Endogenous estrogens are largely responsible for the development and maintenance of the female reproductive system and secondary sexual characteristics. Although circulating estrogens exist in a dynamic equilibrium of metabolic interconversions, estradiol is the principal intracellular human estrogen and is substantially more potent than its metabolites, estrone and estriol at the receptor level.
The primary source of estrogen in normally cycling adult women is the ovarian follicle, which secretes 70 to 500 mcg of estradiol daily, depending on the phase of the menstrual cycle. After menopause, most endogenous estrogen is produced by conversion of androstenedione, secreted by the adrenal cortex, to estrone by peripheral tissues. Thus, estrone and the sulfate conjugated form, estrone sulfate, are the most abundant circulating estrogens in postmenopausal women.
Estrogens act through binding to nuclear receptors in estrogen-responsive tissues. To date, two estrogen receptors have been identified. These vary in proportion from tissue to tissue.
Circulating estrogens modulate the pituitary secretion of the gonadotropins, luteinizing hormone (LH) and follicle stimulating hormone (FSH), through a negative feedback mechanism. Estrogens act to reduce the elevated levels of these hormones seen in postmenopausal women.
Levonorgestrel inhibits gonadotropin production resulting in retardation of follicular growth and inhibition of ovulation.
Studies to assess the potency of progestins using estrogen-primed postmenopausal endometrial biochemistry and morphologic features have shown that levonorgestrel counteracts the proliferative effects of estrogens on the endometrium.
Administration of Climara Pro to postmenopausal women produces mean maximum estradiol concentrations in serum in about 2 to 2.5 days. Estradiol concentrations equivalent to the normal ranges observed at the early follicular phase in premenopausal women are achieved within 12-24 hours after the first application.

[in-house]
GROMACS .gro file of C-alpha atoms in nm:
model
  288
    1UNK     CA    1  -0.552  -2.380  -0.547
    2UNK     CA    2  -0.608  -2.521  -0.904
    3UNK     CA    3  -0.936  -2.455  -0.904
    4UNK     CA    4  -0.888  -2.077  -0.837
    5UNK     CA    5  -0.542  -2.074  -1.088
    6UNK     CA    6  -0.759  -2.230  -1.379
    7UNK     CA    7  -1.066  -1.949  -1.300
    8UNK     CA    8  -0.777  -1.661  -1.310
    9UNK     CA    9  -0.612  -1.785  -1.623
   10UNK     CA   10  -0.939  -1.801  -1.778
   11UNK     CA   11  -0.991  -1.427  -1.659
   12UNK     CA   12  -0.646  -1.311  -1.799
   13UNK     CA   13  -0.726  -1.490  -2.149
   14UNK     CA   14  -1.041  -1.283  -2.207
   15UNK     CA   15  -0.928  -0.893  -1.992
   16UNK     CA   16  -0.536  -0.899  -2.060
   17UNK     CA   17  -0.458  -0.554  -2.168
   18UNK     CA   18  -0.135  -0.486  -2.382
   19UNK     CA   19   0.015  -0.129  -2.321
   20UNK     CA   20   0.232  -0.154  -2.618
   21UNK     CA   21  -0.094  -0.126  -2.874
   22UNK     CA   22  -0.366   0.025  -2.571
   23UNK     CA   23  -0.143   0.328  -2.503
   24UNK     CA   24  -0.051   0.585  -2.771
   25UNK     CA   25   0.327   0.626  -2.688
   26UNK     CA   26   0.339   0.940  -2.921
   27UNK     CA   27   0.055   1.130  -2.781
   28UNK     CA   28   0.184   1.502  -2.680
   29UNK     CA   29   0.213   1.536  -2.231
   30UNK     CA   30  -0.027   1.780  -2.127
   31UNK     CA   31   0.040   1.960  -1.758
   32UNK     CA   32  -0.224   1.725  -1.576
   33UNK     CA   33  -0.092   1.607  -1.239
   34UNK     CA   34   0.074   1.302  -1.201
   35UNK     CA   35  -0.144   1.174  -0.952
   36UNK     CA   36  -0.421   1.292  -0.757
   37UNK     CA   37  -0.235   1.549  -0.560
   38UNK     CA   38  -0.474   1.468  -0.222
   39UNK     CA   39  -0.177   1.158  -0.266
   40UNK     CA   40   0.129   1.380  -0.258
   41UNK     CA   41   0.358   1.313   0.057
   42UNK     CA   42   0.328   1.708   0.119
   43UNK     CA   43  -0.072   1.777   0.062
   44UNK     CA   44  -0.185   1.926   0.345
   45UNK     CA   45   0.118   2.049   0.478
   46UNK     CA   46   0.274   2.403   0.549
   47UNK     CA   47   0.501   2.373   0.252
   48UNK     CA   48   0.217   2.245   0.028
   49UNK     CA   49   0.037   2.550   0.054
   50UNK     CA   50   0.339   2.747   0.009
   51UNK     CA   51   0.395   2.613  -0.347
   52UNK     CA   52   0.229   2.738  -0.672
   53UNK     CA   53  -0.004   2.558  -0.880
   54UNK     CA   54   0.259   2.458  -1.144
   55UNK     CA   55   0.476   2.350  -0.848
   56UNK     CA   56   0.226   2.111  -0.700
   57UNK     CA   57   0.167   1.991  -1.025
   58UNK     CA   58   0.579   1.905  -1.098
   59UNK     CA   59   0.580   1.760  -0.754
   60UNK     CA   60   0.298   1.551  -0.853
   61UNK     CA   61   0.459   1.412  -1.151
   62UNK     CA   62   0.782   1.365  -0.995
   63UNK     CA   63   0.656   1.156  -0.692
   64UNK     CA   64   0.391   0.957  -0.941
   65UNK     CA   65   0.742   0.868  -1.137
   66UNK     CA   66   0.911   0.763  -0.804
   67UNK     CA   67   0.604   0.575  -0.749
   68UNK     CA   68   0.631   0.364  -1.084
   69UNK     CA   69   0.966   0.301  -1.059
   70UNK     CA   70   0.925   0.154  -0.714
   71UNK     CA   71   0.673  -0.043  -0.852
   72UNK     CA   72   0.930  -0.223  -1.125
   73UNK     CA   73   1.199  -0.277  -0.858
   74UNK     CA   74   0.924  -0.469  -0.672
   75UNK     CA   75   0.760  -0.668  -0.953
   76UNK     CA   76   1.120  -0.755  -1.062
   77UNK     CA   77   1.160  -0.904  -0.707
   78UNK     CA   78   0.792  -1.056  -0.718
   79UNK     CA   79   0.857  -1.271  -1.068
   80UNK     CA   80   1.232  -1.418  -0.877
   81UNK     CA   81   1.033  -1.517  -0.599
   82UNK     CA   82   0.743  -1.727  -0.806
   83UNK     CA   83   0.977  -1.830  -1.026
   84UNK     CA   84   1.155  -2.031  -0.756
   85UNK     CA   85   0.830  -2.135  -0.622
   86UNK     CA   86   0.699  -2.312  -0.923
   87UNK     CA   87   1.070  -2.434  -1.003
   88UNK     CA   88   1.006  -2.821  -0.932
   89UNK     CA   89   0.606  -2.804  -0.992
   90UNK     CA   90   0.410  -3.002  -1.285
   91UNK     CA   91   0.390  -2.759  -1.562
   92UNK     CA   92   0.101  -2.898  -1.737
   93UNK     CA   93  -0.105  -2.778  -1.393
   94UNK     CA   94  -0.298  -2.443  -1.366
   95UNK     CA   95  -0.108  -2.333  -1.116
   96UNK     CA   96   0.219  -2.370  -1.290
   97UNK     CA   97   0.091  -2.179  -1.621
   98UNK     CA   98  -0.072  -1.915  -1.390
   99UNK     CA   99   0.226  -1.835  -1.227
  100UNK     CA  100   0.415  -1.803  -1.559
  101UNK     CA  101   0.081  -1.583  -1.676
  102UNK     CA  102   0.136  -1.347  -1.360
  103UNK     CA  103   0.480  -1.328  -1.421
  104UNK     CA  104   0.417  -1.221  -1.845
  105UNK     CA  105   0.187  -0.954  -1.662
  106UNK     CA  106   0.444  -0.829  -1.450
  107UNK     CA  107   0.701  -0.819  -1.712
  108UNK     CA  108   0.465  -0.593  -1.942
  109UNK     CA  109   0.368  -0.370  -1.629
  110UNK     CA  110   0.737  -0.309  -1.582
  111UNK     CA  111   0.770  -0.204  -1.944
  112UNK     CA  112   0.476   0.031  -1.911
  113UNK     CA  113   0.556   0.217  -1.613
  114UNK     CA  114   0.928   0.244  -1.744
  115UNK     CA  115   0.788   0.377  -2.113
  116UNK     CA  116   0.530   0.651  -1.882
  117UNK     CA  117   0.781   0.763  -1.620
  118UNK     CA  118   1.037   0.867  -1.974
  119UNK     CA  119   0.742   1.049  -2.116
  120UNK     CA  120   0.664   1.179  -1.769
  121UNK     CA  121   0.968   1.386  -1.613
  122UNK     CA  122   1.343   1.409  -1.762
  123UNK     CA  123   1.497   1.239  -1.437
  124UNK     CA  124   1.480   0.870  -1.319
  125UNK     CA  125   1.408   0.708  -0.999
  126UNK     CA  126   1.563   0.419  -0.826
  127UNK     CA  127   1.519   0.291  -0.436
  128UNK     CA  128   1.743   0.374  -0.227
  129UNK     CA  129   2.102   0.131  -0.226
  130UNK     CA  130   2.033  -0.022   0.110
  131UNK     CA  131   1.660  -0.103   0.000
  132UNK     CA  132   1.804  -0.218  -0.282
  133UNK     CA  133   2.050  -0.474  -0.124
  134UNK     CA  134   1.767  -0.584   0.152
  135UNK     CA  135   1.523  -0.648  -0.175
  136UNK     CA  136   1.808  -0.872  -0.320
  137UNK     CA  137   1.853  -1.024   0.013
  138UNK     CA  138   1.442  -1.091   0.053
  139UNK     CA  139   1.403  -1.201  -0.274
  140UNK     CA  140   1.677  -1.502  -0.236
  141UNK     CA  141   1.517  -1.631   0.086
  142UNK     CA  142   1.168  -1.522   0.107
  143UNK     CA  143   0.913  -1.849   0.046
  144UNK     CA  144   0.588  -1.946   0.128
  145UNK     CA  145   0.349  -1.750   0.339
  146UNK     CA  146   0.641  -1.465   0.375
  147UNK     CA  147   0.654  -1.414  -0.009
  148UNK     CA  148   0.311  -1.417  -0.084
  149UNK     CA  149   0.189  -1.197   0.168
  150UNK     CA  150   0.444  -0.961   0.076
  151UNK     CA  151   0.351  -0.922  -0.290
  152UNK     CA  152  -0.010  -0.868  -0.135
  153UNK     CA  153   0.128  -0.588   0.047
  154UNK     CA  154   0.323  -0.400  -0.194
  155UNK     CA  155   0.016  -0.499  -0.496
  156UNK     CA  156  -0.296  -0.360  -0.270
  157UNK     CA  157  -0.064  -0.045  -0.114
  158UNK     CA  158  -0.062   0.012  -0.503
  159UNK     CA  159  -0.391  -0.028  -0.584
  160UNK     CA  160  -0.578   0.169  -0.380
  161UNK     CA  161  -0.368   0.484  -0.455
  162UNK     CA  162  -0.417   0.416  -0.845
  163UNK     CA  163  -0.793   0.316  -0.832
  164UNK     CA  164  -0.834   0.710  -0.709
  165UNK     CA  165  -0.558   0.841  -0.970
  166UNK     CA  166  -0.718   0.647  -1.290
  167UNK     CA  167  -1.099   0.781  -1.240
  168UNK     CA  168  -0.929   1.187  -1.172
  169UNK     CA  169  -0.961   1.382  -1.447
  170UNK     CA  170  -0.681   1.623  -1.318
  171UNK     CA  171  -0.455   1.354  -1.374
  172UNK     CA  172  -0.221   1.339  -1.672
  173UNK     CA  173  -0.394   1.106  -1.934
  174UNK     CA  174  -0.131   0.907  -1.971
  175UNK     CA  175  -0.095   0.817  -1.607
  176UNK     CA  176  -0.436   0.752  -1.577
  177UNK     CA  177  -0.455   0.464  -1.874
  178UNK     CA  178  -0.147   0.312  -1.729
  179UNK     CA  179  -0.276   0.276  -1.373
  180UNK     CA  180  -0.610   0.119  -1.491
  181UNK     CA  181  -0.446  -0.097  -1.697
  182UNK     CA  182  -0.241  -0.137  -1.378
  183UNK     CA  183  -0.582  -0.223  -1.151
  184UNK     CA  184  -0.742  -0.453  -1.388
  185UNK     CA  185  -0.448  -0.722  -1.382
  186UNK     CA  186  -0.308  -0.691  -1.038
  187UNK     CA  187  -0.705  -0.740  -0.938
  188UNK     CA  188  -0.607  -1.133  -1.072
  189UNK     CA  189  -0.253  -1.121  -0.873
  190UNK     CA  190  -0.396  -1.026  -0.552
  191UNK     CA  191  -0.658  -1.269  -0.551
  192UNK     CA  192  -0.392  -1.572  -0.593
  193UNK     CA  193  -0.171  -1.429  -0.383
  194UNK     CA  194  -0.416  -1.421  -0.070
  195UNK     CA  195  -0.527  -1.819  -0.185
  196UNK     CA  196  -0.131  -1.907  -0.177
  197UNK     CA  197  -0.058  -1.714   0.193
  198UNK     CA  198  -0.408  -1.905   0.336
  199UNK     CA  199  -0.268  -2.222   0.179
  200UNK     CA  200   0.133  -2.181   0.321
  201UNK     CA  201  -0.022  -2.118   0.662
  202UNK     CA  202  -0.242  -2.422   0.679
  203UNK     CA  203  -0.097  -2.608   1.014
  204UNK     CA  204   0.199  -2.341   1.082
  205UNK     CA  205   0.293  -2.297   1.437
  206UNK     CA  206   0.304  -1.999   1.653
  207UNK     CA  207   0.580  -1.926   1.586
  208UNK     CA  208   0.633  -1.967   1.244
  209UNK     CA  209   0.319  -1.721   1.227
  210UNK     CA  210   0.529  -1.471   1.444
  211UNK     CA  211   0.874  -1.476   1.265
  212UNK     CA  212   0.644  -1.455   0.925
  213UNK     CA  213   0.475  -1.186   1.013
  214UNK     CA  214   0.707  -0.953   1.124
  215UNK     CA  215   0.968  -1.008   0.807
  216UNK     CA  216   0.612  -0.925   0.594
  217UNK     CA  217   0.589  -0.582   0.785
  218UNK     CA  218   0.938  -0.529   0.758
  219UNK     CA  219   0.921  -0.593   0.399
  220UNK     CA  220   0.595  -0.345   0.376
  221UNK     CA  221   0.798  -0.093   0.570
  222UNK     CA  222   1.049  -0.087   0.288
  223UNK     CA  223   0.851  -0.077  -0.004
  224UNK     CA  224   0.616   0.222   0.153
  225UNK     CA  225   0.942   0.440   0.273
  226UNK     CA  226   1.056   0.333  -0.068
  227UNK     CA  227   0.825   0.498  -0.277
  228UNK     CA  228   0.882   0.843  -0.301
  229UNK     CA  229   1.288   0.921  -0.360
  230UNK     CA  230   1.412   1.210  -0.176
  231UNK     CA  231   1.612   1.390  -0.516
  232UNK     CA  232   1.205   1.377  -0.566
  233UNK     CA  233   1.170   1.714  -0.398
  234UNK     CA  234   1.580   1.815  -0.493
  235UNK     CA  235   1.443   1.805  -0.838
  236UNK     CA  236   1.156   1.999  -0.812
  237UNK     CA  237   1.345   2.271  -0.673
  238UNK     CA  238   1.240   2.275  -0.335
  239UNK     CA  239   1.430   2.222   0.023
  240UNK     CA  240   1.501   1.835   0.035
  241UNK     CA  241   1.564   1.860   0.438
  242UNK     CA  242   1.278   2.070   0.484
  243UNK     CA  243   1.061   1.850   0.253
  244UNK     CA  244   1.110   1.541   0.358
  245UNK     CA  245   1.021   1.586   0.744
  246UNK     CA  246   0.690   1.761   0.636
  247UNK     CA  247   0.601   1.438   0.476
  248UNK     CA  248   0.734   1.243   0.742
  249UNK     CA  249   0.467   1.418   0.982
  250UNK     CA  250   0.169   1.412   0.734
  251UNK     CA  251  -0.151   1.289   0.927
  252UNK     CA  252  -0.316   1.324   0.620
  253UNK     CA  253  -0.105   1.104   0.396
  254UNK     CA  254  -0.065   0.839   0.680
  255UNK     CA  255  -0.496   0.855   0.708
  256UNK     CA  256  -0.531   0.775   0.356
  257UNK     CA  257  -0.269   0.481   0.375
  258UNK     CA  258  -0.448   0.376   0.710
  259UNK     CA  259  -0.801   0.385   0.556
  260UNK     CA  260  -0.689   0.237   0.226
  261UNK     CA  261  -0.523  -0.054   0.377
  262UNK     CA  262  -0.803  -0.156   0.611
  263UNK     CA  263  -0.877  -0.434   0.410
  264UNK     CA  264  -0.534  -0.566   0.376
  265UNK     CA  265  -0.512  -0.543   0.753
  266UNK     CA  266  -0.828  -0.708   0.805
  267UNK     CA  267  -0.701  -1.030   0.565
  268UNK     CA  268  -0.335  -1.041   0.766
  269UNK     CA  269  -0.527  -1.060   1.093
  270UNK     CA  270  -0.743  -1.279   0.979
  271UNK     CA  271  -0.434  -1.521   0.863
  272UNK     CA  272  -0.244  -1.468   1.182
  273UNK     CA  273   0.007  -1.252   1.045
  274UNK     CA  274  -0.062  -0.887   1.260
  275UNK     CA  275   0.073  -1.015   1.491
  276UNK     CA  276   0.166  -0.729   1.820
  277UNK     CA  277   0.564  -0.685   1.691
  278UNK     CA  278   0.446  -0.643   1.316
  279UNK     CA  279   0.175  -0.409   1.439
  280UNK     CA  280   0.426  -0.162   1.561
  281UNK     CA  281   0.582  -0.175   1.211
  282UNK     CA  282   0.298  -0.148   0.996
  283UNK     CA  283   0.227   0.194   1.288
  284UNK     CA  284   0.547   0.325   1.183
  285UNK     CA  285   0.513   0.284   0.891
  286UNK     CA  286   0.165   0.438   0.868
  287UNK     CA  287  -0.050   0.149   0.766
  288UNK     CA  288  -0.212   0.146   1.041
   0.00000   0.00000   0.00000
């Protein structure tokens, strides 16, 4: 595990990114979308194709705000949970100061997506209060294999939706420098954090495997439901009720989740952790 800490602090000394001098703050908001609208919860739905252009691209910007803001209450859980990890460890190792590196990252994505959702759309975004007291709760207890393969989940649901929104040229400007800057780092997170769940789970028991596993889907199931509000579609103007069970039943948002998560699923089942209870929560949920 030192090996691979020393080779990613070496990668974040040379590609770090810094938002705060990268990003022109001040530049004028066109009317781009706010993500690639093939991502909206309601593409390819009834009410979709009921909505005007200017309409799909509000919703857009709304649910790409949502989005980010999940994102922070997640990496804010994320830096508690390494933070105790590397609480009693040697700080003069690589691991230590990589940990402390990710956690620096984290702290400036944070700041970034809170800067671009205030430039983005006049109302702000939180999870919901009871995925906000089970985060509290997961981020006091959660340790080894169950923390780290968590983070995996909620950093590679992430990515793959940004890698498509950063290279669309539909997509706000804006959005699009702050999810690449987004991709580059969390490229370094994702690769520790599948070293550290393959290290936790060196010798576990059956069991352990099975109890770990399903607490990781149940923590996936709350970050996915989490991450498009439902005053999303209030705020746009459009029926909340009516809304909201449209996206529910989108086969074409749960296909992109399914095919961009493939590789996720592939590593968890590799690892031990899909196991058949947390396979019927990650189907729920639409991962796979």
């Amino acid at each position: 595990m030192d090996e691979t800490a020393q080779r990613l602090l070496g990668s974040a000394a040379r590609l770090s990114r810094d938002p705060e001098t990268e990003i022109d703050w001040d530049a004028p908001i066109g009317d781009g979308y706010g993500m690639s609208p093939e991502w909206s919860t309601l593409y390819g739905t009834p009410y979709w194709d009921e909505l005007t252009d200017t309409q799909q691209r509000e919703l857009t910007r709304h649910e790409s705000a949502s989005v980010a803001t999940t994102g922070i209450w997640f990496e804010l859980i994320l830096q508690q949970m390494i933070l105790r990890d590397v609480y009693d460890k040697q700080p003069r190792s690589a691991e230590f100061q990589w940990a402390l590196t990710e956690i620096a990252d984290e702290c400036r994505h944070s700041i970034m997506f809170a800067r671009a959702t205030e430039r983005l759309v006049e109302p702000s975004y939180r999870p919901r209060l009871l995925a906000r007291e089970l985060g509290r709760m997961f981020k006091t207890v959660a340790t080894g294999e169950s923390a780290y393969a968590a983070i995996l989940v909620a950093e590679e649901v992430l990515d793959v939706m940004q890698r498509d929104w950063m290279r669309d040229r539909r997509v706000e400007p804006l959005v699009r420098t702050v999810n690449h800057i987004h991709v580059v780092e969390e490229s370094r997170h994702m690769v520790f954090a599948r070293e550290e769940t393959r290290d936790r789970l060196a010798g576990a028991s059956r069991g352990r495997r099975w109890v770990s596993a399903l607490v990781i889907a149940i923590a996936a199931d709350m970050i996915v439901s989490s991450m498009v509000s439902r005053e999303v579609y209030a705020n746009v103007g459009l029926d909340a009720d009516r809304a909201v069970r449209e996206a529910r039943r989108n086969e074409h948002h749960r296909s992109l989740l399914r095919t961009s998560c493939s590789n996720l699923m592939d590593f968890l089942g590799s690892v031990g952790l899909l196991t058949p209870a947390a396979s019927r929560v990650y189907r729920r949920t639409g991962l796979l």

In one study, steady state estradiol concentrations in serum were measured during week 4 in 44 healthy, postmenopausal women during four consecutive Climara Pro applications of two formulations (0.045 mg estradiol/0.03 mg levonorgestrel and 0.045 mg estradiol/0.015 mg levonorgestrel) to the abdomen (each dose was applied for four 7-day periods). Both formulations were bioequivalent in terms of estradiol and estrone Cmax and AUC parameters. A summary of Climara Pro single and multiple applications estradiol, estrone and levonorgestrel pharmacokinetic parameters is shown in Table 1.
|All mean parameters are arithmetic means except Tmax which is expressed as the median.|
Summary of Mean (± SD) Pharmacokinetic Parameters Following a Single
Application of Climara Pro in 24 Healthy Postmenopausal Women
Week 1 Data
|Cave||Pg/mL||37.7 ± 10.4||41 ± 15||136 ± 52.7|
|Cmax||Pg/mL||54.3 ± 18.9||43.9 ± 14.9||138 ± 51.8|
|Cmin||Pg/mL||27.2 ± 7.66||32.6 ± 14.3||110 ± 41.7|
|AUC||Pg.h/mL||6340 ± 1740||6890 ± 2520||22900 ± 8860|
Summary of Mean (± SD) Pharmacokinetic Parameters (Week 4) Following
Four Consecutive Weekly Applications of Climara Pro in
44 Healthy Postmenopausal Women
Week 4 Data
|Cave||Pg/mL||35.7 ± 11.4||45.5 ± 62.6||166 ± 97.8|
|Cmax||Pg/mL||50.7 ± 28.6||81.6 ± 252||194 ± 111|